“Comair started with old aircraft and they operate efficiently. They have new aircraft on their balance sheet today but, in the past, it was all old aircraft. They made their profits and they went on. But, you need to have the necessary assets, the right equipment and then you have to meet the regulatory environment and ensure that you are compliant. Not being compliant means safety issues come into play.
“We’ve had one airline grounded recently as a result of non-compliance. Then you’ve got Africa’s inter-governmental or intra-governmental issues where politicians across countries don’t share the same vision. If you do get into the local airline industry as a domestic player, you’ve got to meet a whole lot of other regulatory issues. It’s not a game or organisation where you produce stuff.”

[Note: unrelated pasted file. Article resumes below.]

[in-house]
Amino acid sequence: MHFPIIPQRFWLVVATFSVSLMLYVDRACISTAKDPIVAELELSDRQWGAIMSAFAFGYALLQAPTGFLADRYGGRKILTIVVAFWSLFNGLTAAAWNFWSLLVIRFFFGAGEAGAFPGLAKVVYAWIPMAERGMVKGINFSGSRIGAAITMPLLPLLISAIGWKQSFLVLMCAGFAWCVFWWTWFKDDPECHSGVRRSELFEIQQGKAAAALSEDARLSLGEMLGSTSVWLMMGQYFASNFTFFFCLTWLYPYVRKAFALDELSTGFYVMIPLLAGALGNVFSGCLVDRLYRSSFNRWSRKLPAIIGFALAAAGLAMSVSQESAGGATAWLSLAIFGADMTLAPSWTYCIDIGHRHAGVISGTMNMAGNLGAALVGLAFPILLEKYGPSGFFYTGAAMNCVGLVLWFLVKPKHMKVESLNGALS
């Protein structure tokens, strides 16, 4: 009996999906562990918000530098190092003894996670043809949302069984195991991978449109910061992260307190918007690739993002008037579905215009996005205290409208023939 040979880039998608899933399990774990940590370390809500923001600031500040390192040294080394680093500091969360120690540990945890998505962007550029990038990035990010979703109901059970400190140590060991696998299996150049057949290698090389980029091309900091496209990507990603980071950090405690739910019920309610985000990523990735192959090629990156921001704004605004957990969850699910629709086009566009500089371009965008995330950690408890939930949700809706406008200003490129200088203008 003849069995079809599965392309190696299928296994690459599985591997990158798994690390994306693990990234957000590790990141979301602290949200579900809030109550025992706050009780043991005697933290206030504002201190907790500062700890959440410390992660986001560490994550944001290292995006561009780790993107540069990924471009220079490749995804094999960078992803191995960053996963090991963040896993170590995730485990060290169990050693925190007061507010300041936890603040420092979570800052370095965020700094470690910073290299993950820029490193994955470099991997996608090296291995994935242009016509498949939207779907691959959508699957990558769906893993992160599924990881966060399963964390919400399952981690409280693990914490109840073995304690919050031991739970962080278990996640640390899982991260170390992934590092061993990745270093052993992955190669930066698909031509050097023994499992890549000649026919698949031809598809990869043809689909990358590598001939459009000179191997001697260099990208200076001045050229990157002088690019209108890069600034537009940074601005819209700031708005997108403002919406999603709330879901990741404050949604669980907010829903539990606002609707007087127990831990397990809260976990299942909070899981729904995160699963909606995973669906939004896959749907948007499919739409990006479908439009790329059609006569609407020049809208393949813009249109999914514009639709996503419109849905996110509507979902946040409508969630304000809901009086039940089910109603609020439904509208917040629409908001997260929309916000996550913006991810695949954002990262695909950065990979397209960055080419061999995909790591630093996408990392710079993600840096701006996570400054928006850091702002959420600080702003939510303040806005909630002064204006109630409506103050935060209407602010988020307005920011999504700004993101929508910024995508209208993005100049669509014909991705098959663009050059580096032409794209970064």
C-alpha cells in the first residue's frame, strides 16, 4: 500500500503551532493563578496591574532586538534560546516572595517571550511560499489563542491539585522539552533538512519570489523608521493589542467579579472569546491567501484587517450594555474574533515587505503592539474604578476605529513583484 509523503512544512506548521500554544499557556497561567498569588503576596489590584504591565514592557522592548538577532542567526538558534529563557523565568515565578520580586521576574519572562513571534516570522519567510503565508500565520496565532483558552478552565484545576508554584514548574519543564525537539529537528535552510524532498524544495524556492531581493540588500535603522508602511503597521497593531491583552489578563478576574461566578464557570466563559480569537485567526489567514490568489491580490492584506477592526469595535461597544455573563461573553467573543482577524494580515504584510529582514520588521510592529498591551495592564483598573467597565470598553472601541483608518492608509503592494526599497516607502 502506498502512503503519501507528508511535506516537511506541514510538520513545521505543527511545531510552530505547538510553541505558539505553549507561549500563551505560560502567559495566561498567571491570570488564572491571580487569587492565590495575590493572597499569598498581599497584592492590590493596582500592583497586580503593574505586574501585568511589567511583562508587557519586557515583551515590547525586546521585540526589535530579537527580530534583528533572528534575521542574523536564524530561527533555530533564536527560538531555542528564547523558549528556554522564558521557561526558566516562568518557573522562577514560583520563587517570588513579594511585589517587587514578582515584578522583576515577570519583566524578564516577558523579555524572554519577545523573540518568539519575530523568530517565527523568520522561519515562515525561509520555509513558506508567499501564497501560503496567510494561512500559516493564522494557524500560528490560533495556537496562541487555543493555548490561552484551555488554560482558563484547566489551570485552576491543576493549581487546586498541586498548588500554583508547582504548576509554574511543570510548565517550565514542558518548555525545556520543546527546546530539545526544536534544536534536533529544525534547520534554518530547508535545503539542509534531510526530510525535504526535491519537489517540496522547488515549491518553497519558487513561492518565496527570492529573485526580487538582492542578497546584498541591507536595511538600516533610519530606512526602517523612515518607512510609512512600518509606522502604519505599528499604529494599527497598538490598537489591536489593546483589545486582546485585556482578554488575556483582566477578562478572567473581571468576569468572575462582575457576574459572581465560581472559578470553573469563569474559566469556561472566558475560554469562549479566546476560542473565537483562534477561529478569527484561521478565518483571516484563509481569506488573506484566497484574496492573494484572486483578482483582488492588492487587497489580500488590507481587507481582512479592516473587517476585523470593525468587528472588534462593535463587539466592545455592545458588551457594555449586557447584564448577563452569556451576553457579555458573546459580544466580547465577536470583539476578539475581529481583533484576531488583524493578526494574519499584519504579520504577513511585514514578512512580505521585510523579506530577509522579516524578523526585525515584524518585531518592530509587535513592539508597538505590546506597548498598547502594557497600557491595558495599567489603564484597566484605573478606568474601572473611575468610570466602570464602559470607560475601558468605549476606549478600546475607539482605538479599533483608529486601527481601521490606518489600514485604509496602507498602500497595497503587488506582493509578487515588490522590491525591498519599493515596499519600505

Only 12 of 54 African nations have been willing to execute and proceed with the multinational liberalisation of African skies, promulgated by the Yamoussoukro Decision (YD).
The African aviation model is all about seeking local partnerships and using the “mothership”, as some describe it, to provide services to a number of separate operating entities.
What is required is the creation of an Africa-wide regulatory authority. Active participation of the 12 countries would be a real positive as they would correctly understand the benefits of such an authority, and decide its responsibilities, operations and worthiness.
Such an authority could address a number of key issues not merely related to costs. One can imagine the benefits and perception of global aircraft finance lessors of seeing a well-funded, well-resourced, unified body responsible for oversight in these dozen countries. All the concerns about resilience and value would simply fall away.